Tuesday, February 23, 2010
Hi-Tech Studio: The iPad
It’s not even available yet, but we think the new Apple tablet will be the next must-have tool for professional photographers
There was no shortage of hype around the latest product unveiling from Apple. The iconic company laid the groundwork for the buzz by quietly inviting journalists to a “product announcement” on January 27, 2010. Like dumping fresh chum in the water, the sharks of the media—news-papers, blogs, tech sites and even old-fashioned TV—all got into the frenzy. A new tablet had been widely anticipated for several months, but having a firm date attached to an announcement aligned the world in collective speculation.
We haven’t been privy to any advance information, so like everyone else on the planet, we watched Steve Jobs do his thing via a live blogger who was at the Yerba Buena Center for the Arts. As the weeks of rampant speculation gave way to the reality of the device (and the curious choice of iPad as the name), we immediately saw something that will become a must-have device for professional photographers.
There are three key design aspects that make the iPad a tool for professional photographers: the large screen (9.7 inches), the powerful new chipset (1 GHz Apple A4 custom-designed, high-performance, low-power system-on-a-chip) and the wireless connectivity. The screen looks to be beautiful. The iPhone and iPod Touch screens are excellent, but small. By all accounts, the iPad’s screen should be capable of helping your images look excellent. The new chipset should be up to the task of rendering image files well and without hiccups. Lastly, the wireless connectivity makes it possible to always have access to image files, and it gives you the ability to send them from just about anywhere. Your images won’t ever be out of touch.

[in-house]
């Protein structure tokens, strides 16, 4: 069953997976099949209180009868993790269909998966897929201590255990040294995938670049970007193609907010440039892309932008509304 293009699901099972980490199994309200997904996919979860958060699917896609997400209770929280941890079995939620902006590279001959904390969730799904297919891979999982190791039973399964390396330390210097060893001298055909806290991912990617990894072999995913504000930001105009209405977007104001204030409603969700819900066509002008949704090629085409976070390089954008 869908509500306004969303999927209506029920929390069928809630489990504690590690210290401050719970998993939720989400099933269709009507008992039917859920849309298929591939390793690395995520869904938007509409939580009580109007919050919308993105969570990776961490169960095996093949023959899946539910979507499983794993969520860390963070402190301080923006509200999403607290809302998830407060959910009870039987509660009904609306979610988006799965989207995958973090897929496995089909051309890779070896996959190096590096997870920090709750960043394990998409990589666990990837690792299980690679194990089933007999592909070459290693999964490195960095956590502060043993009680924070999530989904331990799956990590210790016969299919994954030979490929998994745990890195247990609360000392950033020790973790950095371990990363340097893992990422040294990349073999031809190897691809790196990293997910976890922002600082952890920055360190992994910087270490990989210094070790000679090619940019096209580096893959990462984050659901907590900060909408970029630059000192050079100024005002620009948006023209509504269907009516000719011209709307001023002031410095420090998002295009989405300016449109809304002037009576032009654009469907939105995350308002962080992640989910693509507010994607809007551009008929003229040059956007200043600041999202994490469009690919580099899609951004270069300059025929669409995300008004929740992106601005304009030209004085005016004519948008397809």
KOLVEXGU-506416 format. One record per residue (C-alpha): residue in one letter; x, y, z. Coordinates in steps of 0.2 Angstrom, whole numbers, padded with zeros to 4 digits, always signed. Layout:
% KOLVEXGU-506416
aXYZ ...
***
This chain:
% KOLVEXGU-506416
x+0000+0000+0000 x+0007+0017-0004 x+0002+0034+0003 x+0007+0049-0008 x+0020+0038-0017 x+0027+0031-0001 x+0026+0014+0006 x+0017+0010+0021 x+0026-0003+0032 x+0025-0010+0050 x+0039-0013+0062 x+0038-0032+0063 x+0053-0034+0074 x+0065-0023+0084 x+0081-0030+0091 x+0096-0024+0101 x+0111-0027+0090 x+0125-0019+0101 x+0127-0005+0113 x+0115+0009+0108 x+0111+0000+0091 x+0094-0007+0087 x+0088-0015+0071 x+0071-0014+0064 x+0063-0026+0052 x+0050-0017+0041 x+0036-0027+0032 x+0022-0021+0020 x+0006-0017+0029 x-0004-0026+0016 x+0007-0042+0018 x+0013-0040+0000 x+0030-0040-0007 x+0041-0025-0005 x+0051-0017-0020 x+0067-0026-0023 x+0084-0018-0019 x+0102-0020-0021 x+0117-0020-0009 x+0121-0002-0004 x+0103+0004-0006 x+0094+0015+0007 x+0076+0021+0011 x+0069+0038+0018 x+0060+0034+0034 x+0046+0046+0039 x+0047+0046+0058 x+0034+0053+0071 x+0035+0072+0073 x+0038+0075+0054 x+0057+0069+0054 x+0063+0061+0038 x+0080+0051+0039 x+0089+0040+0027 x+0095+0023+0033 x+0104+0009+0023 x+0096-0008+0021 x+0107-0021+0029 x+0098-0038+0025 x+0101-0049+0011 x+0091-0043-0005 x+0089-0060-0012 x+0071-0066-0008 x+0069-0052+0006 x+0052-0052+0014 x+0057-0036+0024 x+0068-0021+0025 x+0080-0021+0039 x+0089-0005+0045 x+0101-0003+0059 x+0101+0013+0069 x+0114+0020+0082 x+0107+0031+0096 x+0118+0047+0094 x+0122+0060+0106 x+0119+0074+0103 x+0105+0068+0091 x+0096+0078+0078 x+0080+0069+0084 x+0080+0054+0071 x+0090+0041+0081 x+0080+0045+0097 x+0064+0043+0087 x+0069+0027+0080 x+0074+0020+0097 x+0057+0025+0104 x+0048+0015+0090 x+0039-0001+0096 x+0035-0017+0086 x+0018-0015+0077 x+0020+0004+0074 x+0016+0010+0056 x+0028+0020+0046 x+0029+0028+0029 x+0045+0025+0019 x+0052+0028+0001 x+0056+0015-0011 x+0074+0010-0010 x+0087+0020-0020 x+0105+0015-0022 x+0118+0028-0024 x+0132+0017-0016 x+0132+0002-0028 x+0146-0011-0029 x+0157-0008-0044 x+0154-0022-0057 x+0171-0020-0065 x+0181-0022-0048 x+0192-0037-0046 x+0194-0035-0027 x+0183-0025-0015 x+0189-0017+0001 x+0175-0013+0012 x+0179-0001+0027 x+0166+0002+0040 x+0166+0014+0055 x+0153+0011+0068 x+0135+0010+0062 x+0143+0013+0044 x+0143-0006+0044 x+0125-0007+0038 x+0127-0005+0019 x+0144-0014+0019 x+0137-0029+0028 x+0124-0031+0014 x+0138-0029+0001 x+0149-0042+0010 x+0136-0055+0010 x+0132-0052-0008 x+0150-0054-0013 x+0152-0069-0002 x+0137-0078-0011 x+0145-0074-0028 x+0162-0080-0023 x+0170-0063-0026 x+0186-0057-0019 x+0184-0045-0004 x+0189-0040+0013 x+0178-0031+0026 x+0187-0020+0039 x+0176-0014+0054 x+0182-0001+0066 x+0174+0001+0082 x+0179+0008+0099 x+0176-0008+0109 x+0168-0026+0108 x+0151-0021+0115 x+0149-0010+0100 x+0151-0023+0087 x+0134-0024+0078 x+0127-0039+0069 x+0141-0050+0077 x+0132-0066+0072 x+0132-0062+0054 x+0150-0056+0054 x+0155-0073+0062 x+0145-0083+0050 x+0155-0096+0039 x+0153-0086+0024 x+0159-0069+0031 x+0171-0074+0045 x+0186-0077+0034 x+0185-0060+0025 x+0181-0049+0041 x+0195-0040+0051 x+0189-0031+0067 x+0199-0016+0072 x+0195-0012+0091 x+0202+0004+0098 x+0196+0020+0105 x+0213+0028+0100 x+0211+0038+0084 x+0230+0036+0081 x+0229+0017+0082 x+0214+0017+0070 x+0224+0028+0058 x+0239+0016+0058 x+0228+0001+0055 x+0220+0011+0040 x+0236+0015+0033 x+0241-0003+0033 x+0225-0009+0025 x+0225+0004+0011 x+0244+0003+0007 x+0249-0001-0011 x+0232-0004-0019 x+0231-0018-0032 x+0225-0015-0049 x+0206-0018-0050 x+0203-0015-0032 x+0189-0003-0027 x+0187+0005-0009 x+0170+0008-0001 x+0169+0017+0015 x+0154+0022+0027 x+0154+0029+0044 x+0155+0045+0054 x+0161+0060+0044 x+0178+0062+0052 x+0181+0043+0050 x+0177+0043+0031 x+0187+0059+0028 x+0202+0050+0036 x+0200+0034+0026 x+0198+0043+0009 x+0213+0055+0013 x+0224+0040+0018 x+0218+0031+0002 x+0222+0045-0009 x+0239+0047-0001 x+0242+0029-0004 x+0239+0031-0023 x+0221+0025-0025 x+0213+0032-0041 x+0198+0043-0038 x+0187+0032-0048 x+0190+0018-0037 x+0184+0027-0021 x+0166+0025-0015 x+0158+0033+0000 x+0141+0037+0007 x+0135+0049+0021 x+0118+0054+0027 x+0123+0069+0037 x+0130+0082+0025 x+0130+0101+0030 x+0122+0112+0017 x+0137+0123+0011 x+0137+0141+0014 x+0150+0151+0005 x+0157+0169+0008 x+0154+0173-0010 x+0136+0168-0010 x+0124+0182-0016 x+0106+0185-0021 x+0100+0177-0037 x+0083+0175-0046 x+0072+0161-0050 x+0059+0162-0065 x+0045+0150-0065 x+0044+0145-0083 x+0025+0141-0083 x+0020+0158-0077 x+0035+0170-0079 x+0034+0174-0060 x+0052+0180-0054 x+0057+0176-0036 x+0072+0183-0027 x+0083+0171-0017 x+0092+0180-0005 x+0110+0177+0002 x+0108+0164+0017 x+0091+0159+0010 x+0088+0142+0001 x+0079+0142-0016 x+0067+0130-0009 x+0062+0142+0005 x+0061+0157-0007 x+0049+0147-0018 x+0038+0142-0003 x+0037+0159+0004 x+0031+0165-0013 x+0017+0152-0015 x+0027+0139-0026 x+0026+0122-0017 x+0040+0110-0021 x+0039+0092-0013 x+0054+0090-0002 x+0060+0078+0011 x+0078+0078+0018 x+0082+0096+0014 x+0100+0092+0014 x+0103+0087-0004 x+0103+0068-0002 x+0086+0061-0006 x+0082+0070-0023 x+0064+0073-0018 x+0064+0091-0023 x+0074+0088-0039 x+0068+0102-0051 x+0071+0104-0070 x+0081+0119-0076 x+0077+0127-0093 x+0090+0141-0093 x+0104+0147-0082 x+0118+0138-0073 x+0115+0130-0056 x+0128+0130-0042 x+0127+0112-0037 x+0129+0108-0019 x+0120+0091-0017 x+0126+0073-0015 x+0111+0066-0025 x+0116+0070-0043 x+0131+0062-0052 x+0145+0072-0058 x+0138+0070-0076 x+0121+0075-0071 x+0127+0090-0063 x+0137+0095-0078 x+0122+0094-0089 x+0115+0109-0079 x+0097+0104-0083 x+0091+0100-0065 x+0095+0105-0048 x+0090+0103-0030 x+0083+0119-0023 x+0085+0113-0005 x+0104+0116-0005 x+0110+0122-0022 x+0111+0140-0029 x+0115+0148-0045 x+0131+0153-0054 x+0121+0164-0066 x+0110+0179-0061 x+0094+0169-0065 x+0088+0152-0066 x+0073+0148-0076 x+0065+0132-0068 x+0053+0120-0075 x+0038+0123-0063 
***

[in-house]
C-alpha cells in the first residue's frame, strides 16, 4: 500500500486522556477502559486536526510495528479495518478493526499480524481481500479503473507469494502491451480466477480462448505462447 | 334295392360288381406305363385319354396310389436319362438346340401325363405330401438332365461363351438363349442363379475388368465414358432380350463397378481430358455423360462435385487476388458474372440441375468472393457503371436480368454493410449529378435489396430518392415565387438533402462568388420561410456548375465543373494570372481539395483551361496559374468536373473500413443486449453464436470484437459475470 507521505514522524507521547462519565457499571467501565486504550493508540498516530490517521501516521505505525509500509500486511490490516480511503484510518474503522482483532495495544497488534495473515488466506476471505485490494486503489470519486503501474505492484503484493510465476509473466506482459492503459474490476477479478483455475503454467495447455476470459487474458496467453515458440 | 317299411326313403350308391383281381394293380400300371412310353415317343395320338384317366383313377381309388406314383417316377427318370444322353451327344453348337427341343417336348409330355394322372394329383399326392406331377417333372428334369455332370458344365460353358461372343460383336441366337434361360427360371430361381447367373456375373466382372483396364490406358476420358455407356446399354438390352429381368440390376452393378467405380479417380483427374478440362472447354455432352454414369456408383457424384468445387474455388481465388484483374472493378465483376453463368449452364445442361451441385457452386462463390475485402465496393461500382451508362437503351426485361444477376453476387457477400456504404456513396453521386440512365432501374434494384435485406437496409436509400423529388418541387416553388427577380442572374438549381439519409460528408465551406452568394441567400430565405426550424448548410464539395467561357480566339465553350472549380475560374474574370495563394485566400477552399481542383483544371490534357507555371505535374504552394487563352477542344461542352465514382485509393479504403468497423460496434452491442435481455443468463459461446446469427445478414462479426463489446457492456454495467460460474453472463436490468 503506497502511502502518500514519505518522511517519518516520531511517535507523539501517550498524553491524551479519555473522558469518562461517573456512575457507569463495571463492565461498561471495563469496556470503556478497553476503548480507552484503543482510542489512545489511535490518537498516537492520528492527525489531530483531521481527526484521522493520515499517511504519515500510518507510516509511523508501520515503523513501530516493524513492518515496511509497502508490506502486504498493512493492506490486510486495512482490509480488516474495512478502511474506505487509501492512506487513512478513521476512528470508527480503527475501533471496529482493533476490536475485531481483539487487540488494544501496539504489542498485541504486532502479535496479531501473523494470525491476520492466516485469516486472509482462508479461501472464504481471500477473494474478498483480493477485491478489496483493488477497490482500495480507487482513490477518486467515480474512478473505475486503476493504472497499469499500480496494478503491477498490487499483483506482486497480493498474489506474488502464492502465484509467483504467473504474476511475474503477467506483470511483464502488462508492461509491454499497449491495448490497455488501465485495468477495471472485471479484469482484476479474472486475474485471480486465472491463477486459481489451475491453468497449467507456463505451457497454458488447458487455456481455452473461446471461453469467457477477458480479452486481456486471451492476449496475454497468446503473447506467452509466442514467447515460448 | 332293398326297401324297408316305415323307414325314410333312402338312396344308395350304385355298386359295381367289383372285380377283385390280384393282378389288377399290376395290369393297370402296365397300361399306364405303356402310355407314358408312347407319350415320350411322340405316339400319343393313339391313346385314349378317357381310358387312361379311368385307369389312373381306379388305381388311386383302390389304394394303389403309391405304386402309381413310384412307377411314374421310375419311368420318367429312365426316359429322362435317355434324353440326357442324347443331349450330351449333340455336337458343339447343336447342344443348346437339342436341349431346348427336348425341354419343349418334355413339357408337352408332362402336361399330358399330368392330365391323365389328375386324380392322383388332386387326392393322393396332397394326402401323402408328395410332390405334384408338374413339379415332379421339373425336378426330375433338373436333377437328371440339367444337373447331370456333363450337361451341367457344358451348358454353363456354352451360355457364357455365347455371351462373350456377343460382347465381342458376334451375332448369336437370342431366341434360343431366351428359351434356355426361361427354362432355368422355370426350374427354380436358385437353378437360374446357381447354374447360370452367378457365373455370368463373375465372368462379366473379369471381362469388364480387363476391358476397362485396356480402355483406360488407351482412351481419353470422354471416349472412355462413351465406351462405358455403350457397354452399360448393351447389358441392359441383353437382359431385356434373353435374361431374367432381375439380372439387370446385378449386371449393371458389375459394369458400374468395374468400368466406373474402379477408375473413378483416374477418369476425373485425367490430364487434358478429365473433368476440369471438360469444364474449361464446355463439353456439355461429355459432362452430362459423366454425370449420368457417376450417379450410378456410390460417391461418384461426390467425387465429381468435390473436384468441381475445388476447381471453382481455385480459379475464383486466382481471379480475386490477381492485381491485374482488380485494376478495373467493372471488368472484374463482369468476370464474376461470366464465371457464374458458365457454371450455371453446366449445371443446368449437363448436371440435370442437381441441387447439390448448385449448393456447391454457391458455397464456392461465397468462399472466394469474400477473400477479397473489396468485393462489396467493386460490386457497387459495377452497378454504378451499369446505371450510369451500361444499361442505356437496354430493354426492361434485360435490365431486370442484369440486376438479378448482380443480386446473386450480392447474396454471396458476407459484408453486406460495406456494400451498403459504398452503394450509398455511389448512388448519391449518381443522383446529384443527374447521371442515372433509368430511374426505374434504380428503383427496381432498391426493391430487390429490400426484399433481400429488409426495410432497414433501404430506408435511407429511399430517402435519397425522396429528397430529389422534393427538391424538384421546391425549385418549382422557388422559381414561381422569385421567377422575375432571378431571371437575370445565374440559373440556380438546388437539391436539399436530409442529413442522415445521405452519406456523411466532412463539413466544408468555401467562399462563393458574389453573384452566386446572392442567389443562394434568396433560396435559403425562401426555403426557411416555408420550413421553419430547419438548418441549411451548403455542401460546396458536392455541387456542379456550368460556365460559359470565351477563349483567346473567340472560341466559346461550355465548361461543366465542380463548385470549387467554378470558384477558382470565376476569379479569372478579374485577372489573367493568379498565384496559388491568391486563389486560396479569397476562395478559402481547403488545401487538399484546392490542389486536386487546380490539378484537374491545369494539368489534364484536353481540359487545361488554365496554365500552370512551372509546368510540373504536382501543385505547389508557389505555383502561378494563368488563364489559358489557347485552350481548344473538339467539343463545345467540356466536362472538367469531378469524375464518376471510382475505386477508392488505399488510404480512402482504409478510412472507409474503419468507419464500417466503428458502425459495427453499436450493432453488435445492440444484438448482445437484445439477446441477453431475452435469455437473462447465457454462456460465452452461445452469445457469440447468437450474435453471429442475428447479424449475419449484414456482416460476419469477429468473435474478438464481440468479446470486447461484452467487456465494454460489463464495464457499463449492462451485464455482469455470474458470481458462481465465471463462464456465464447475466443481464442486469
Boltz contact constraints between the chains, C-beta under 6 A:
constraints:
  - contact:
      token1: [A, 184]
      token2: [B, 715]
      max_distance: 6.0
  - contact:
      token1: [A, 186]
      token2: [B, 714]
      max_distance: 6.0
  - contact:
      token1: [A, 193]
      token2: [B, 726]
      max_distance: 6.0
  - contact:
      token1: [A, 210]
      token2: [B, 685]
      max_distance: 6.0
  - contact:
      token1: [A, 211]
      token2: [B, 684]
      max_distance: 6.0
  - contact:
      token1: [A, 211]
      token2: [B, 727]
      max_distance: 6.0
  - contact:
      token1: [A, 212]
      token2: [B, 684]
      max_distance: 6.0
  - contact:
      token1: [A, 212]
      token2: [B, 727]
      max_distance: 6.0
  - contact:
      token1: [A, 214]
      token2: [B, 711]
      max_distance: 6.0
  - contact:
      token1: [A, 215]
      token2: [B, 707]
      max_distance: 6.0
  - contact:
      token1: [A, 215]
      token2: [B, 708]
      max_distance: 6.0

Showing Your Book
Viewed in the most simplistic way, the iPad looks to be an iPod Touch that has been made about five or six times larger. It features a multi-touch display with IPS technology. The combination of precise touch control (this screen has over 1,000 touch sensors) and the IPS screen (which gives the screen a nearly 180-degree viewing angle) makes it ideal for displaying images, as well as basic manipulation of images.
It used to be that a professional would spend hundreds of dollars making several custom books with expensive, elaborate bindings, each one a collection of images for pitching a kind of work. You might have one with fashion shots to take to a modeling agency, one with still lifes for pitching a product shot, etc. The iPad gives you a sleek, high-tech display for a limitless number of custom portfolios. Imagine walking into a pitch, setting up the device on the conference table and letting the slideshow run. The backlit display gives images the punch of large-format transparencies.
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